What I told my child about the Kamloops graves—to honour the 215

What I Told My Child About The Kamloops Graves 1280x720
Parenting

An Indigenous mother describes the exhaustion of hearing about residential school trauma, and her determination to share those stories with the next generation.

Tenille Campbell is a Dene-Métis photographer and writer from the English River First Nation in Saskatchewan. She is based in Saskatoon.

Last week, when I first heard about the mass burial where 215 children were found at the Kamloops Indian Residential School in B.C., I skimmed the article, taking note of who and where, how and when. I sighed deeply, shaking my head, and then read the next story.

That sounds callous and I hesitate to even mention it, but trauma is not new to Indigenous people, and sometimes it’s hard to endure yet another story. This is our reality.

But as the news was picked up, appearing in hundreds and thousands of social feeds, I realized I would have to talk with my daughter—again—about a trauma that she would hear about, be it from a misinformed classmate or on the news.

I picked up Aerie from a sleepover Sunday morning, and we sat in the car. I told her about the 215 children found, and what that meant. I told her about the many residential schools that operated in Canada, and how the last one only closed in 1996. I told her about the residential school that was on our reserve, and how her Papa had attended, and when it had been torn down.

I told her about the first time I heard stories of unmarked graves, of babies being buried, and how I didn’t believe it. I was quite young, younger than her. I was ignorant, then. And I didn’t want her to grow up ignorant in this world, so even though these stories are hard to hear, hard to feel, it’s important we honour them. That we witness them.

She was quiet, and I wiped my eyes. I didn’t even realize I was crying. “Are you sad because this could have happened to Papa?” I nodded, knowing Aerie has grieved for her Papa ever since she found out about him attending. Papa is alive and well, but her heart still hurts for him. Every Sept. 30, as swarms of classmates wear orange and listen to stories of residential schools as part of the past, Aerie sits in that space of living history, the granddaughter of a residential school survivor. She understands so much, but she still can’t comprehend why people would steal children from their homes and families.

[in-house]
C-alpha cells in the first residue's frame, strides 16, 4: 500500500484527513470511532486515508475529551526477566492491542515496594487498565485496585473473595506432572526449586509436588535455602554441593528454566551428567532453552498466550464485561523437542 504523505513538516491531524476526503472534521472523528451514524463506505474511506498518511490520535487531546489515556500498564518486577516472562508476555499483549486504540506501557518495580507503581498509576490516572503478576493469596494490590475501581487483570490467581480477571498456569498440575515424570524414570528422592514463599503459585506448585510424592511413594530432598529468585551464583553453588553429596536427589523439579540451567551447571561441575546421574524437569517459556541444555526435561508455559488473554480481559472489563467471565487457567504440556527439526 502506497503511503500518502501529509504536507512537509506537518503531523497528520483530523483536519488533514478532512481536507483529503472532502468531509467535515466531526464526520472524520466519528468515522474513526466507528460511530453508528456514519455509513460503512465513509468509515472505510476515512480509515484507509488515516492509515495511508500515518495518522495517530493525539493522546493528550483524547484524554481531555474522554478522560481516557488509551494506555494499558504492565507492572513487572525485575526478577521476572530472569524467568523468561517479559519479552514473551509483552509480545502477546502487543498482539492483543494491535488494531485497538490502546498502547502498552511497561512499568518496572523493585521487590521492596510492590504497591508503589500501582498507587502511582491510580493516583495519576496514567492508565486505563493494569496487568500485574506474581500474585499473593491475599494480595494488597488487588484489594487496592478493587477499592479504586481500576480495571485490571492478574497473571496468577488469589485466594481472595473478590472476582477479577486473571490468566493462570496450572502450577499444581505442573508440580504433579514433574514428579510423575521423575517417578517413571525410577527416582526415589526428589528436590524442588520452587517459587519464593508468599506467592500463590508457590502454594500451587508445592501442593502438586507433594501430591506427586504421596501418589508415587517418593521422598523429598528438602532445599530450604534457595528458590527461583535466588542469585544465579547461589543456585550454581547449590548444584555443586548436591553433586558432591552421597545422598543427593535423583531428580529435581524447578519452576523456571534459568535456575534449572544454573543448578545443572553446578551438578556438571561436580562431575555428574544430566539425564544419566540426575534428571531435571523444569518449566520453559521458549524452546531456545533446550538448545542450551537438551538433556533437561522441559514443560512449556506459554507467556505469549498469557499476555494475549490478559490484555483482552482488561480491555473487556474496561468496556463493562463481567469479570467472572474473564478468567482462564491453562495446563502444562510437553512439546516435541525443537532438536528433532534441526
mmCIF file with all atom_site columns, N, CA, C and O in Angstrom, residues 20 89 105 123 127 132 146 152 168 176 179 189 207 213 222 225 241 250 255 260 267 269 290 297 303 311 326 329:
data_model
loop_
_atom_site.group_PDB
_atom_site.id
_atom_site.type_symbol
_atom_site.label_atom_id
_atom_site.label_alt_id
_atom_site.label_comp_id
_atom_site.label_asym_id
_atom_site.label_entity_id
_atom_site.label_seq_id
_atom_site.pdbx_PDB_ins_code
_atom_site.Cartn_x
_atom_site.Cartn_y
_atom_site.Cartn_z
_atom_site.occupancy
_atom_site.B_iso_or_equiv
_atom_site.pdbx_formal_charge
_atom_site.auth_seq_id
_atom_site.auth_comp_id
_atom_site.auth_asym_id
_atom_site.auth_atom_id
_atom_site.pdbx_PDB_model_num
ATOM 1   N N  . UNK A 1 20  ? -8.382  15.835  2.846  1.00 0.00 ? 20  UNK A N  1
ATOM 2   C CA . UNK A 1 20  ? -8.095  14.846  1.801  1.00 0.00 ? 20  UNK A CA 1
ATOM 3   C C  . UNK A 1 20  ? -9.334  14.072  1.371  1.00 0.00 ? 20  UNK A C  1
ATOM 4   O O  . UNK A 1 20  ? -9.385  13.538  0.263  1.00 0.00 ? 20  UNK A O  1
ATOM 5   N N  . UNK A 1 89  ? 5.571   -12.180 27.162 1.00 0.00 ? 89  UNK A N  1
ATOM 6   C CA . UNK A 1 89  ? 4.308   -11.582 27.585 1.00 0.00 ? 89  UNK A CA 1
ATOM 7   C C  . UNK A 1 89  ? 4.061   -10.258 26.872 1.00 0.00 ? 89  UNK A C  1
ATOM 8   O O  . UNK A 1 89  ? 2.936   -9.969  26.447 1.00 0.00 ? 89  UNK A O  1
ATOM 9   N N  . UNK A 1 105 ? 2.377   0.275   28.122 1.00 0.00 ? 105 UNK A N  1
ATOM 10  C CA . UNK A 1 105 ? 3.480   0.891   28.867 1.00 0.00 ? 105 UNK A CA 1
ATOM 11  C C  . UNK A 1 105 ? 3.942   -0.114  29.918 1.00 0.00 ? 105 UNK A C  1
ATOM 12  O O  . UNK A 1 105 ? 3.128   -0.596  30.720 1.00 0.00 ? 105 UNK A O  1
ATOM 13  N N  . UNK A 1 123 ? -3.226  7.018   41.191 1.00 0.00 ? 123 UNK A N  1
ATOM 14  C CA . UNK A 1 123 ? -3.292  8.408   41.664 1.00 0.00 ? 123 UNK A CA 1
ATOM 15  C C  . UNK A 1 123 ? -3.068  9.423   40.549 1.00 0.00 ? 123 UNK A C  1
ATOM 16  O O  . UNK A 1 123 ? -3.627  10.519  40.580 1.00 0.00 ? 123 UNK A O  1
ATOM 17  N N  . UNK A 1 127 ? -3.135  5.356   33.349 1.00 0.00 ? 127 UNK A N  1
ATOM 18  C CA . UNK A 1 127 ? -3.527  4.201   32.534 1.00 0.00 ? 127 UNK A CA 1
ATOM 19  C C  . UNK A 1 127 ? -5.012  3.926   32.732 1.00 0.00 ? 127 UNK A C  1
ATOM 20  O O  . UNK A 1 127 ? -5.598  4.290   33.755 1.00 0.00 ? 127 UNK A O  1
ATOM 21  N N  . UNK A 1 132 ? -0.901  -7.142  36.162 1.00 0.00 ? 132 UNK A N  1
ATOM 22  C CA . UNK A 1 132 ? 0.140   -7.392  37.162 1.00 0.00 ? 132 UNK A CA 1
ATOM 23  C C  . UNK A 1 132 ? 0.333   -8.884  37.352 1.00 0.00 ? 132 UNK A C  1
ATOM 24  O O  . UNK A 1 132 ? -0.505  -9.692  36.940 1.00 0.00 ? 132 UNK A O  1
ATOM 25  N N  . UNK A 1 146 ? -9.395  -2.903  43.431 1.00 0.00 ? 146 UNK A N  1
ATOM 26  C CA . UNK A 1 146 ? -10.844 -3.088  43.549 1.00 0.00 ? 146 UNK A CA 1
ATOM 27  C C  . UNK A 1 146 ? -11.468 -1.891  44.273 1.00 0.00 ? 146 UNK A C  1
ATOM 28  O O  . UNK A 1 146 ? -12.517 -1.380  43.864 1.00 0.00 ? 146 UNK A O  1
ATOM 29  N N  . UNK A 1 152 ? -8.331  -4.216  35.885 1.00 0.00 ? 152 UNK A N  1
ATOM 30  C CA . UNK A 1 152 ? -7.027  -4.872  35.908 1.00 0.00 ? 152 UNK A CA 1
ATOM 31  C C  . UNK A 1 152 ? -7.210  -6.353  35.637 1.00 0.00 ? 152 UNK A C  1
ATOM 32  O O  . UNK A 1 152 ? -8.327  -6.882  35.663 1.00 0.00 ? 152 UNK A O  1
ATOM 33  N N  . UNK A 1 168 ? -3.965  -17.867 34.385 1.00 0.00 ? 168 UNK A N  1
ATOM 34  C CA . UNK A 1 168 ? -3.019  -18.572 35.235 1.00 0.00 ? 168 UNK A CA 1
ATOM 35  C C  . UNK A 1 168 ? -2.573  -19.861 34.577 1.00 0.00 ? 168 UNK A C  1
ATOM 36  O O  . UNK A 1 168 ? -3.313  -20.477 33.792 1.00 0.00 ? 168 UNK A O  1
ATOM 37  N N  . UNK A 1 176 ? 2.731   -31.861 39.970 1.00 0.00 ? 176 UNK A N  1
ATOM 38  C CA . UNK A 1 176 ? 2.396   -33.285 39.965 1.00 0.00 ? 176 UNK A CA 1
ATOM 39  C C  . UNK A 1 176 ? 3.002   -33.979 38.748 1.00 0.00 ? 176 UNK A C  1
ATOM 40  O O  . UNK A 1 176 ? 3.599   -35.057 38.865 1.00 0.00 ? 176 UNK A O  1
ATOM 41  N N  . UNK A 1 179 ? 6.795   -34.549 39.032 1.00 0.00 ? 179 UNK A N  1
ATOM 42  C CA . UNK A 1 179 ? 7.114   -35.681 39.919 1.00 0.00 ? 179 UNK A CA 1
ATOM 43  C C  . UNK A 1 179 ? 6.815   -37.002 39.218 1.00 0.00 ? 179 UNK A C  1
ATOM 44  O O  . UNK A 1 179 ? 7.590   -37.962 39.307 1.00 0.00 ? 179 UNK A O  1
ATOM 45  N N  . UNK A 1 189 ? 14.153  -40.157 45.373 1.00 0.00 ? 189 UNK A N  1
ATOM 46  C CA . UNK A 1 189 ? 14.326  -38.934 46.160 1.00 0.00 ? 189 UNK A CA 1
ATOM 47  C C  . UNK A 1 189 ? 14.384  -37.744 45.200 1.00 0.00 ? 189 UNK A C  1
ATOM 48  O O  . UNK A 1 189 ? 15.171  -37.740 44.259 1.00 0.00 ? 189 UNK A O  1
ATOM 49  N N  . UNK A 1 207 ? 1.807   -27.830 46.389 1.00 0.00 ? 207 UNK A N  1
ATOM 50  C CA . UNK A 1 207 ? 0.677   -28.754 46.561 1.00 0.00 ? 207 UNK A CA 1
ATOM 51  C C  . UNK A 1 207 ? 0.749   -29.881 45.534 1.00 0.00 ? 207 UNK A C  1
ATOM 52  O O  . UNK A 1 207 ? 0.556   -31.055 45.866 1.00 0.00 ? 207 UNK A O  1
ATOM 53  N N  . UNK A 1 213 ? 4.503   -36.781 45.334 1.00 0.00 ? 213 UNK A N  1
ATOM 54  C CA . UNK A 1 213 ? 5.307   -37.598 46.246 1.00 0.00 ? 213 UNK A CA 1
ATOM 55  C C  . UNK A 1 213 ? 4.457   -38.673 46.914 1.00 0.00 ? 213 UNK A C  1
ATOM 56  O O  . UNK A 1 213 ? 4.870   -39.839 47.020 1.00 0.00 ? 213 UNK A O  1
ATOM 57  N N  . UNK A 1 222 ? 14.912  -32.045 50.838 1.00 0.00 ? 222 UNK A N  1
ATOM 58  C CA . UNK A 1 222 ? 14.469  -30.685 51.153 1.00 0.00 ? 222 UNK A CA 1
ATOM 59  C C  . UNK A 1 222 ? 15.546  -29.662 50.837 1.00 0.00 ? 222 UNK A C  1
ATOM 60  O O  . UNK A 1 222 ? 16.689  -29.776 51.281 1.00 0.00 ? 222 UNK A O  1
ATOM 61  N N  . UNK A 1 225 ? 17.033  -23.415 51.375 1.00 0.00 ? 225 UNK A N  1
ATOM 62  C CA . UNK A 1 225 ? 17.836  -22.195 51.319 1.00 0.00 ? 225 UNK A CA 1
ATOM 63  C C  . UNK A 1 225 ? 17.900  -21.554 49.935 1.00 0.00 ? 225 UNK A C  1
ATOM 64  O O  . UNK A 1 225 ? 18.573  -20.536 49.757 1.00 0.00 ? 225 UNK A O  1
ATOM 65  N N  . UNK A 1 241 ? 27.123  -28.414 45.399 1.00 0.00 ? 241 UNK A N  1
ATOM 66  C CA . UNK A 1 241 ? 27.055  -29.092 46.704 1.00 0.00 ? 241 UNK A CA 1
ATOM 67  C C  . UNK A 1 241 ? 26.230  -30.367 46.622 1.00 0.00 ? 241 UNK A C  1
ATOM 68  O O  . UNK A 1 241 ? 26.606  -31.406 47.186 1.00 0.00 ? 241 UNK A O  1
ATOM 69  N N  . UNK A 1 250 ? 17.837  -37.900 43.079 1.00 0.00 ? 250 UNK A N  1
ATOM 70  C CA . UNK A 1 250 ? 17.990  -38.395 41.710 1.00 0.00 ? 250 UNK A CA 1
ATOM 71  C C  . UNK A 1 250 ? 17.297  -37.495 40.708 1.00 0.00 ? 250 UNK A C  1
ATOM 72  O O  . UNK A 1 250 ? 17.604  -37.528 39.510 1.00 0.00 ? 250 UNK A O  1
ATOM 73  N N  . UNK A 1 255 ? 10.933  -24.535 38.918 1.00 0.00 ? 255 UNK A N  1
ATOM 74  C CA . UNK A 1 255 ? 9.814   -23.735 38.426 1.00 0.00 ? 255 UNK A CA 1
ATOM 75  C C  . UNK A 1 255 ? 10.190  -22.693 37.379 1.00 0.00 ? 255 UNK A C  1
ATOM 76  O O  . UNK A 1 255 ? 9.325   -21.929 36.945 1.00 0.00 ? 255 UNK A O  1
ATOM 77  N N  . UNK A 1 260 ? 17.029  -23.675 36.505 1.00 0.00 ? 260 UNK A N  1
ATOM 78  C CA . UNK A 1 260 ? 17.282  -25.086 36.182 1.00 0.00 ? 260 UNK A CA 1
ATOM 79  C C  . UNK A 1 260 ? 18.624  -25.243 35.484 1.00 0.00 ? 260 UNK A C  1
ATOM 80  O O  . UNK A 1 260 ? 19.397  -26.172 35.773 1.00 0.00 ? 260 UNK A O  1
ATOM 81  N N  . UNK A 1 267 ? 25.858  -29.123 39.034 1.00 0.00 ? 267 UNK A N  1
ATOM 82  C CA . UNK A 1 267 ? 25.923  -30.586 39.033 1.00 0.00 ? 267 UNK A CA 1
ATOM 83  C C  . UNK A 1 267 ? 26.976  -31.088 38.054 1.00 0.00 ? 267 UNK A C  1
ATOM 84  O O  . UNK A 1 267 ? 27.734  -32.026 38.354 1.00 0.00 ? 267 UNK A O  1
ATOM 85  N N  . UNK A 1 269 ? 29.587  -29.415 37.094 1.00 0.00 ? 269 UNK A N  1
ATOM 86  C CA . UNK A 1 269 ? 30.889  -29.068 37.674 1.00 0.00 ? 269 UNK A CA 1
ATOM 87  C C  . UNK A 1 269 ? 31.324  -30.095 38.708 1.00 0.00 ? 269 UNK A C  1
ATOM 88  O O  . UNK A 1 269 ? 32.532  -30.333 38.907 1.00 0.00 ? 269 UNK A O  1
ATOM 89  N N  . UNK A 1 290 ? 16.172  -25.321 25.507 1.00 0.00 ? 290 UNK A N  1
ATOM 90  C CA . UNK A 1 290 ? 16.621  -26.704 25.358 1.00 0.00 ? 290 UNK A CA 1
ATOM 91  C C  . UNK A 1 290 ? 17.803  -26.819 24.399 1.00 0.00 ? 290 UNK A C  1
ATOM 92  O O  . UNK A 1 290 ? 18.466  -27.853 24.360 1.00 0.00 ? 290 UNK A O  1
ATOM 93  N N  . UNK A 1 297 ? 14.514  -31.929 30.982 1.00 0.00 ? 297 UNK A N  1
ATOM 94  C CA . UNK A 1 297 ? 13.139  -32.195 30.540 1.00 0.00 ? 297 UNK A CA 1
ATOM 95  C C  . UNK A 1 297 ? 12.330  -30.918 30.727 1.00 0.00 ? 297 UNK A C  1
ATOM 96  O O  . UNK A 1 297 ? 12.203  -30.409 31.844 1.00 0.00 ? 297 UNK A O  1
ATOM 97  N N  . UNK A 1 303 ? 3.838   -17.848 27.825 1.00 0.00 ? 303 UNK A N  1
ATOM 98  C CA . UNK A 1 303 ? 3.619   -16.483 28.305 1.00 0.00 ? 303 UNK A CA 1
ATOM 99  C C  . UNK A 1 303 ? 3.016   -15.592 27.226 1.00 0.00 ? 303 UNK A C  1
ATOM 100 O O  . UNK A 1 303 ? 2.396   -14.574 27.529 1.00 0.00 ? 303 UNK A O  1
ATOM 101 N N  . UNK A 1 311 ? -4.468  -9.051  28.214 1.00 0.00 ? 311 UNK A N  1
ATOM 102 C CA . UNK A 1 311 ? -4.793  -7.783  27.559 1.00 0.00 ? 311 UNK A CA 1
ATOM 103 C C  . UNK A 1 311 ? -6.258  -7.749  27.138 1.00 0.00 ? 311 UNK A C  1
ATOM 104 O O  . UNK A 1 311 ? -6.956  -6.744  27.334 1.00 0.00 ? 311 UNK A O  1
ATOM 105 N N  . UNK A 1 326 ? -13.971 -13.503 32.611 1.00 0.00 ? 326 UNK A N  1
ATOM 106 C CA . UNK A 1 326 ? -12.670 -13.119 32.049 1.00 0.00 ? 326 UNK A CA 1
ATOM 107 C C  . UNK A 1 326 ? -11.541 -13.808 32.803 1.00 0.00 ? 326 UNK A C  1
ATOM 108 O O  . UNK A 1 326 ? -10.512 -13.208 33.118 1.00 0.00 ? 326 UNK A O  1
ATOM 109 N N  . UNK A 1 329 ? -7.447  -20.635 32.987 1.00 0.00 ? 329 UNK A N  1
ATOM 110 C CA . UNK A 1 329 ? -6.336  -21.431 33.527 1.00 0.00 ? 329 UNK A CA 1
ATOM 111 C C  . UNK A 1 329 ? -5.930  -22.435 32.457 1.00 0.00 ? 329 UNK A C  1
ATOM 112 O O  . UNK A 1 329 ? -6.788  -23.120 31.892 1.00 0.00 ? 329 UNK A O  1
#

While I held her warm hand in mine, I explained how there was a call in for people to bring shoes, to represent the children stolen, and she nodded.

We went home and she came out of her room with the shiniest, blingiest gold shoes in her collection, saying: “I think a little girl would have liked these.”

Then we stood witness under a hot sun, listening to a tiny, powerful child sing at the big drum, on the steps of St. Paul’s Catholic Co-Cathedral in Saskatoon. A friend I hadn’t seen since the start of the pandemic came over to me, wrapping an arm around me. No words were needed in that moment. Grief is sometimes silent, only shown in a mutual deep breath.

We showed Aerie how to smudge her gold shoes and where to place them, amidst the growing pile.

We let the sun burn on our shoulders, silent, present.

I am exhausted, so tired of having to explain to my nine-year-old daughter the atrocities of the past—and the present—that happen to Indigenous people. I am tired of watching the light in her eyes die out every time she comes to the realization that people hate us because of who we are, what we represent.

The pride in knowing our roots and our history and where we come from is always in direct conflict with ideas of the Canadian history shown in textbooks, and explaining the term genocide and how it applies to her, to us, is a soul-wearying moment.

I’m tired.

But I’m tired within my community, and I’m grateful for that. For the hugs. For the texts. For the messages. For the songs sent. For the love felt. I’m not alone in my grief, and I see you all.

Fam, be gentle with yourself.

And for my non-Indig readers, consider donating to the Residential School Survivor Society.

If you are unable to do so, please educate yourself by reading books by Indigenous authors both about residential school, but also, about Indigenous joy. Understand that yes, residential school happened, and we are still processing the effects of that today, and that we are more than just resilient, we are more than just survivors.

We are complex, diverse, creative and strong. Watch the movies—by Indigenous producers and directors—about our stories and our lives. Go out of your way to support Indigenous businesses and startups. Listen to the many podcasts out there by Indigenous creators on matriarchs, on love, on relations.

We still mourn, but as the initial shock passes, I can only hope that my non-Indig readers and community continue to seek systematic change, for themselves and with us, collectively.

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